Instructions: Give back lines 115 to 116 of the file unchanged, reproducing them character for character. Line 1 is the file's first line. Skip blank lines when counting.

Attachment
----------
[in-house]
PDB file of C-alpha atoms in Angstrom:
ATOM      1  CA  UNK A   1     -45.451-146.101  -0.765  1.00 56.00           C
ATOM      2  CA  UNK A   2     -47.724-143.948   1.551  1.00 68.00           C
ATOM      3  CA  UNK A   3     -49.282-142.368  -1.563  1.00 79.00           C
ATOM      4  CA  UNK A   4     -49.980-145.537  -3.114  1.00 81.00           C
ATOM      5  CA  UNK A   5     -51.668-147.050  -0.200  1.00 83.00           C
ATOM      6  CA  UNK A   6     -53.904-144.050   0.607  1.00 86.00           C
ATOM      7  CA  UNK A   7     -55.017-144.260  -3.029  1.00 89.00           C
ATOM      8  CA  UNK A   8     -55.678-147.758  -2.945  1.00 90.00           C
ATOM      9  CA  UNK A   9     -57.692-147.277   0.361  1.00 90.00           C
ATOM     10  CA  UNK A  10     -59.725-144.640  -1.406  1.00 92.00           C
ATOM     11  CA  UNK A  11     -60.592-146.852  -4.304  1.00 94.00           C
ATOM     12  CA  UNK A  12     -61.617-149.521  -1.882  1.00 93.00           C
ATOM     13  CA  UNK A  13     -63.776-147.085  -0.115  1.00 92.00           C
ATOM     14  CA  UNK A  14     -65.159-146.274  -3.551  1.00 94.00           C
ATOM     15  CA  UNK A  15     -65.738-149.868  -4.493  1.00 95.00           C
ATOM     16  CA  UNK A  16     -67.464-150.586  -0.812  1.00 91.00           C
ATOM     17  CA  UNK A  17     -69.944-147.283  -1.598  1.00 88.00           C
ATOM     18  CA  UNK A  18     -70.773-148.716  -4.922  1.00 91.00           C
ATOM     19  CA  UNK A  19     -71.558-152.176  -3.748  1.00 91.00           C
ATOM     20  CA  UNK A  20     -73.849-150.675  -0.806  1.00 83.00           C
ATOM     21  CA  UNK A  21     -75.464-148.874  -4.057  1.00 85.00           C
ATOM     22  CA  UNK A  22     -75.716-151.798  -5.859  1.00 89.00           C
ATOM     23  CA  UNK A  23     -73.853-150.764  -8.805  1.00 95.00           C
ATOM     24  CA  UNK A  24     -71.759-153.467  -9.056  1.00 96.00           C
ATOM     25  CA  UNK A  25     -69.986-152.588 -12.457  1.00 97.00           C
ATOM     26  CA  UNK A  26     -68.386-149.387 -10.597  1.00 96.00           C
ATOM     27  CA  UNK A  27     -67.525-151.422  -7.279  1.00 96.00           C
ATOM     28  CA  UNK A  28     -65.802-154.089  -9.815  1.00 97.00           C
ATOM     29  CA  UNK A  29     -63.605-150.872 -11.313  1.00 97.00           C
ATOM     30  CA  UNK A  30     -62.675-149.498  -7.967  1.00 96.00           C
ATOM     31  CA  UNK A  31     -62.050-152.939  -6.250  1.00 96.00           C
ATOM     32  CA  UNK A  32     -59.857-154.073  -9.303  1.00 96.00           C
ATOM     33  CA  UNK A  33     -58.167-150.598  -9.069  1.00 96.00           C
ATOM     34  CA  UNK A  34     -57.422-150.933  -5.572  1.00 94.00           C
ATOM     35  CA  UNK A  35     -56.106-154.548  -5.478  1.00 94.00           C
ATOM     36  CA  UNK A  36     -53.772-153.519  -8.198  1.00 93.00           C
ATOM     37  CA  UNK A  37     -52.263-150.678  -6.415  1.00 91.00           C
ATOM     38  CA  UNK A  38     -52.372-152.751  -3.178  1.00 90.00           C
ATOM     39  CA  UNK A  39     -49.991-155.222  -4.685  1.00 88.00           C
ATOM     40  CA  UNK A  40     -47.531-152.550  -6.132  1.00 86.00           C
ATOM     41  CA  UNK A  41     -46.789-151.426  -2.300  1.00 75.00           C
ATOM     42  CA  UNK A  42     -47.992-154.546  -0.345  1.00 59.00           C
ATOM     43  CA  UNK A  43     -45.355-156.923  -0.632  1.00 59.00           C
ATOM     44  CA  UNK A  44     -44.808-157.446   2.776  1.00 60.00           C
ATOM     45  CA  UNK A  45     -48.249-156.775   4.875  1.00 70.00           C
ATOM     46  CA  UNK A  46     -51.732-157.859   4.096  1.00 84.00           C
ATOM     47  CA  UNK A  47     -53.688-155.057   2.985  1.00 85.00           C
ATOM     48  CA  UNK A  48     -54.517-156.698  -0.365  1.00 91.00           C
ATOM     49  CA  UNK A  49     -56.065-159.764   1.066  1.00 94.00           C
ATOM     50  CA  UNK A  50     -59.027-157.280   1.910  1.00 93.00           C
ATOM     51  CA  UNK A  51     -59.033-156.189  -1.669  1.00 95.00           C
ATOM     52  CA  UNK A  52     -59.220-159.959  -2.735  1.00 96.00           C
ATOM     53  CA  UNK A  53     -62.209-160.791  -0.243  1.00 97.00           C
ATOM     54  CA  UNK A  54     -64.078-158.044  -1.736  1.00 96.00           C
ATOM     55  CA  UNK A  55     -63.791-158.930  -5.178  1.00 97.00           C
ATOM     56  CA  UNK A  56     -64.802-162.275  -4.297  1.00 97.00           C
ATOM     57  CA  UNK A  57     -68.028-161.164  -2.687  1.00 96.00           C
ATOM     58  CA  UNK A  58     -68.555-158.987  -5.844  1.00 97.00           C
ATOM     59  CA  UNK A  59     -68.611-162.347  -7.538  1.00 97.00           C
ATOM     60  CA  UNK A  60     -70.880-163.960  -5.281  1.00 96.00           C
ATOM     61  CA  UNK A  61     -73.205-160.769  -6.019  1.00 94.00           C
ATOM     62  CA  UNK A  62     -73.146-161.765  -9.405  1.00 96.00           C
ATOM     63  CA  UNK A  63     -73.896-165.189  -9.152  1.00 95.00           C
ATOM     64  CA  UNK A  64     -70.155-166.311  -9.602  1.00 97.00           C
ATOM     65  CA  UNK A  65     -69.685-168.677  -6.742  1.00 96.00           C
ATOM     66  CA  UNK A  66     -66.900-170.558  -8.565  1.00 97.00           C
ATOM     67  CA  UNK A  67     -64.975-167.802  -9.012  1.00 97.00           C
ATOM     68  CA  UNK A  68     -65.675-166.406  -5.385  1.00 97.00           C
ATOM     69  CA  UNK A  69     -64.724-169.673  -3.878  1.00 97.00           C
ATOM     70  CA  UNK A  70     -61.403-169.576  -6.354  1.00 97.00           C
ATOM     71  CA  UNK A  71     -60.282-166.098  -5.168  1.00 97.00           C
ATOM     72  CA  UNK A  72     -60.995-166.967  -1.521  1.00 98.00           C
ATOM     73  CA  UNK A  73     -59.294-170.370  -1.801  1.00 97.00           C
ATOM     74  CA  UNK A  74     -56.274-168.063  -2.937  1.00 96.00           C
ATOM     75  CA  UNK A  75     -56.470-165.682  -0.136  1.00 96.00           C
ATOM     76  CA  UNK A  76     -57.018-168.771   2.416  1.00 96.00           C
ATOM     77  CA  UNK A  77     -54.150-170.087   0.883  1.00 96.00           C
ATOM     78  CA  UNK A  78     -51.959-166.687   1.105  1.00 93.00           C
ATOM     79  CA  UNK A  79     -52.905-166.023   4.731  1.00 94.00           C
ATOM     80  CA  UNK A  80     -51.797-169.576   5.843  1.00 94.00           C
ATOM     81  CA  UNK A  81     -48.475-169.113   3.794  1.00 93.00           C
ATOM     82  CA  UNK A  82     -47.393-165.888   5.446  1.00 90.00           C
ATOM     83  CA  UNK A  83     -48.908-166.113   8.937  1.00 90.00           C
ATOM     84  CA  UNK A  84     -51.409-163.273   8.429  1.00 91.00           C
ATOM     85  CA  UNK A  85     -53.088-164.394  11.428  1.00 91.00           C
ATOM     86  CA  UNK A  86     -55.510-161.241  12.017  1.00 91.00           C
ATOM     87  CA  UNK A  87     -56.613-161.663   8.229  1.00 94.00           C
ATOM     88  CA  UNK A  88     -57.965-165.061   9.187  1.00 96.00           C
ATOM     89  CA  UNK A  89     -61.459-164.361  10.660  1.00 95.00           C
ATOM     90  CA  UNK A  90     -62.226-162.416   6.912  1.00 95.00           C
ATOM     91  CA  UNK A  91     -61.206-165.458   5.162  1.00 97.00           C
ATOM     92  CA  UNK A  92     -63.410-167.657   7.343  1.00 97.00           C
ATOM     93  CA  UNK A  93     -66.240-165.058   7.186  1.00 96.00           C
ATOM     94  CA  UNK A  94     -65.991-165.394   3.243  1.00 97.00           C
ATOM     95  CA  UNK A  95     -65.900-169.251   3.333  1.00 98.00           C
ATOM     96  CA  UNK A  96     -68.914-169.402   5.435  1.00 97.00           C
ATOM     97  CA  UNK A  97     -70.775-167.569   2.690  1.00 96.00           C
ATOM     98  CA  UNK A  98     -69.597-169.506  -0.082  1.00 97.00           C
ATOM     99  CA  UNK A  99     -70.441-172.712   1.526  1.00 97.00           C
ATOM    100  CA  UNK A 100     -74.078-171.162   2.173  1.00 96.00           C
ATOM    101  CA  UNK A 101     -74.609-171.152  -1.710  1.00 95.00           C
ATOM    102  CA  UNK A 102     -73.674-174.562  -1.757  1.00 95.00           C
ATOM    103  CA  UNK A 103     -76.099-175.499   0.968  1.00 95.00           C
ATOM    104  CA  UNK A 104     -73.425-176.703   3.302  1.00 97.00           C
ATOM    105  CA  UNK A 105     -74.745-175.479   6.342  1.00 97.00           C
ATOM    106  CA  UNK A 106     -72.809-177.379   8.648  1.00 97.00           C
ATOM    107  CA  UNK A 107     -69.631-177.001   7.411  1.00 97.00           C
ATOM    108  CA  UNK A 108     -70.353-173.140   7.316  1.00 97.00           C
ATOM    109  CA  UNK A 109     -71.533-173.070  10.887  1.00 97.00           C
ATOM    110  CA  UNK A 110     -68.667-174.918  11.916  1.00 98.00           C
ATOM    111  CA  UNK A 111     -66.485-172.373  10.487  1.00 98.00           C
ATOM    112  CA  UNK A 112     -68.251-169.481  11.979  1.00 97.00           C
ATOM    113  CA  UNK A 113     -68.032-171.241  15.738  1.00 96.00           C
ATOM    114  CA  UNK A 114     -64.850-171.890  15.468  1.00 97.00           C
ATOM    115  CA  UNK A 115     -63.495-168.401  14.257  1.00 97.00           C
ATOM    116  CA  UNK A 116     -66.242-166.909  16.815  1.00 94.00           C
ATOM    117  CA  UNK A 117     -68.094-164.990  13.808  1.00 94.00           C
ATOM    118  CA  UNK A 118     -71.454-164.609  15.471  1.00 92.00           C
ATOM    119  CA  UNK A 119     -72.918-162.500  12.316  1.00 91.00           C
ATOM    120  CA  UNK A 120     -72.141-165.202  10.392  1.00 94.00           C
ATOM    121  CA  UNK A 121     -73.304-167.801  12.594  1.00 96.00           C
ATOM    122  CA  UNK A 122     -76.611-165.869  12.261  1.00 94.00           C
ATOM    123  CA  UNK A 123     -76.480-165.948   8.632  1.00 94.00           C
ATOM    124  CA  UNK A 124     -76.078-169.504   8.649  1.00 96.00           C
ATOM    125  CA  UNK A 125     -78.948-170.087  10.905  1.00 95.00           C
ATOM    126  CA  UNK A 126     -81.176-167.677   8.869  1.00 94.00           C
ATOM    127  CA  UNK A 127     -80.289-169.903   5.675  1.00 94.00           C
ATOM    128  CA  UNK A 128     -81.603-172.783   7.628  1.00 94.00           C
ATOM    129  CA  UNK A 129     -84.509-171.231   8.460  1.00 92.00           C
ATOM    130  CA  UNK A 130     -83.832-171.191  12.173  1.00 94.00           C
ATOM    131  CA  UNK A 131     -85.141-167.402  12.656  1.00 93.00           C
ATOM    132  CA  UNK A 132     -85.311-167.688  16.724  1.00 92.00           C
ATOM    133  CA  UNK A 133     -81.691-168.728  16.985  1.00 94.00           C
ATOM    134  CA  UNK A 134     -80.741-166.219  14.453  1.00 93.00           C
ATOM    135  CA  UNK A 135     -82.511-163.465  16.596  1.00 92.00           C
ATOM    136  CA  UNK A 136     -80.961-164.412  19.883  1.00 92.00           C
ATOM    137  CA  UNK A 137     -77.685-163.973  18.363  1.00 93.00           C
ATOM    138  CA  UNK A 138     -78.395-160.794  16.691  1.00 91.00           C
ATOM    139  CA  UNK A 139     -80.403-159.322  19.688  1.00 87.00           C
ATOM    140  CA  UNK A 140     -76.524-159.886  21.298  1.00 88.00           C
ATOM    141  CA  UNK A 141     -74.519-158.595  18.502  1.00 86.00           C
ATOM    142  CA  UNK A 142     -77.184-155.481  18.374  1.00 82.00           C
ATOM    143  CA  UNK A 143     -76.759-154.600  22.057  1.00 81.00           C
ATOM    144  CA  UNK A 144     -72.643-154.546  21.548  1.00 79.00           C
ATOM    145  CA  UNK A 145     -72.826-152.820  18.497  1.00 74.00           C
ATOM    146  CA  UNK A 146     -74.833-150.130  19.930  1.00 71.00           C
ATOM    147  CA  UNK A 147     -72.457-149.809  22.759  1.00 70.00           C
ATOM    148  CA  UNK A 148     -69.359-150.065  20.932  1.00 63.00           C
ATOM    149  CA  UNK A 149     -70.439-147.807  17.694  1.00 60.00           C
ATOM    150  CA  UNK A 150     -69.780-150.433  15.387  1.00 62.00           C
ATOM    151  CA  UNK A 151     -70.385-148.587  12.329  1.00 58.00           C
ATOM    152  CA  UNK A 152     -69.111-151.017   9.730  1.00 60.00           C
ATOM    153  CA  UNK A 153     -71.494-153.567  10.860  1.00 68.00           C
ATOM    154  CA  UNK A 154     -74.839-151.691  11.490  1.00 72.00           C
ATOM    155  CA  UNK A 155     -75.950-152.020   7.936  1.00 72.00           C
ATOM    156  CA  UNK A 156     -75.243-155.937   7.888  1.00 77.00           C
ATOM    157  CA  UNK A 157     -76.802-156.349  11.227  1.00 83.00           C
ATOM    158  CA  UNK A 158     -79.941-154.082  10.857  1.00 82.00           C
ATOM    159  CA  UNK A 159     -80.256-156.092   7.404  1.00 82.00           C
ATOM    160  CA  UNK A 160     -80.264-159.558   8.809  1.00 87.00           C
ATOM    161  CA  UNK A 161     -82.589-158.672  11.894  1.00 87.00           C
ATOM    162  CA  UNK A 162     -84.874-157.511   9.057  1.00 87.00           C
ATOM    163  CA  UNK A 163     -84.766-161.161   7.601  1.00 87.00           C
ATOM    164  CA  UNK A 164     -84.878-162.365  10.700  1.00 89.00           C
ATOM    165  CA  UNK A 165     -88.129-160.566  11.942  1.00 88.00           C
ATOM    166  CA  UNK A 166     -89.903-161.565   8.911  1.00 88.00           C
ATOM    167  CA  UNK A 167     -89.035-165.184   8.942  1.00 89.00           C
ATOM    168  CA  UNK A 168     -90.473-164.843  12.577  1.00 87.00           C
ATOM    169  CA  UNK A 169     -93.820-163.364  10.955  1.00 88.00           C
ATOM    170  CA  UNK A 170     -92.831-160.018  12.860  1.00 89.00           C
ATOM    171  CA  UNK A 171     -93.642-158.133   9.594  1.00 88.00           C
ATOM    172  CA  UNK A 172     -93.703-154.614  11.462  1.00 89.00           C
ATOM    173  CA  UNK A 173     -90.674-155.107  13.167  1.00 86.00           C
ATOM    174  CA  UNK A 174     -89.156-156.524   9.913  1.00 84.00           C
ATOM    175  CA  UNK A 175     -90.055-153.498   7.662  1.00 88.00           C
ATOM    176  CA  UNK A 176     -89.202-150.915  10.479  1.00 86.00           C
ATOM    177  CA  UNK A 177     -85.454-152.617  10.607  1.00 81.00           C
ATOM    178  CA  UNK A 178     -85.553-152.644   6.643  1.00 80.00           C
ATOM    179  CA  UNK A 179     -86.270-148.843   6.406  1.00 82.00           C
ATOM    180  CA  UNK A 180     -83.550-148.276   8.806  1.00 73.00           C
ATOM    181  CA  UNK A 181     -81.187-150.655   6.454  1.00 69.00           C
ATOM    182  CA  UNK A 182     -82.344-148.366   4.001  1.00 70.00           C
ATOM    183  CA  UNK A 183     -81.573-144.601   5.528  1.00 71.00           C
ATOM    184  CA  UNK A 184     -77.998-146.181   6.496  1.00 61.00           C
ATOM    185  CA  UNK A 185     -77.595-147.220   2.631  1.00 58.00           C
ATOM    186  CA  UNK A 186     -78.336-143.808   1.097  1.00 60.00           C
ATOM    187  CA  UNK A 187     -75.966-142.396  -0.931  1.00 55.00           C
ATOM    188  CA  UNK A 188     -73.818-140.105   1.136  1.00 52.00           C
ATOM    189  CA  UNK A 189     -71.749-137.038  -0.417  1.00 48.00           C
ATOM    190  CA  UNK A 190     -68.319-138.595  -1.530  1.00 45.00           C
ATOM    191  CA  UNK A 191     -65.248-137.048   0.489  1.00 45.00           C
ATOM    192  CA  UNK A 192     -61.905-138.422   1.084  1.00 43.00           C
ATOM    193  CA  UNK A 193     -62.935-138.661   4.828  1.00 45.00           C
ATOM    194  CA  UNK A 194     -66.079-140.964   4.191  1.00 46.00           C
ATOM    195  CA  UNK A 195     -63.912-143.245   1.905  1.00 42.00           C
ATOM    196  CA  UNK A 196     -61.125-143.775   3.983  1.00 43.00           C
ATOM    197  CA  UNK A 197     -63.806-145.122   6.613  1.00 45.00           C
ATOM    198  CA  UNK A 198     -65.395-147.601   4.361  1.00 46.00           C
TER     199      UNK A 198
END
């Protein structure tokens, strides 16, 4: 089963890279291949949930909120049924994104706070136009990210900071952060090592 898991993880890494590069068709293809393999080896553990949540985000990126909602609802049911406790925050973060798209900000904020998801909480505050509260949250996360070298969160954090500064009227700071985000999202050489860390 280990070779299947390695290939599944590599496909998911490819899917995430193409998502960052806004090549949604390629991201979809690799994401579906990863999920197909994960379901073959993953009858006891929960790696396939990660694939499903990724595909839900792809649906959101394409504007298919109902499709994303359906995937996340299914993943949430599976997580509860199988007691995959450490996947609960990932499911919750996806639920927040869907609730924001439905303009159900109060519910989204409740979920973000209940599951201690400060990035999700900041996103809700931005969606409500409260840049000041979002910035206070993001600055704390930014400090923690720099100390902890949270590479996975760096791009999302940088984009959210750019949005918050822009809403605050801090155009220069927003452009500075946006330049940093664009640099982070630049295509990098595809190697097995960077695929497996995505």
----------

ATOM    113  CA  UNK A 113     -68.032-171.241  15.738  1.00 96.00           C
ATOM    114  CA  UNK A 114     -64.850-171.890  15.468  1.00 97.00           C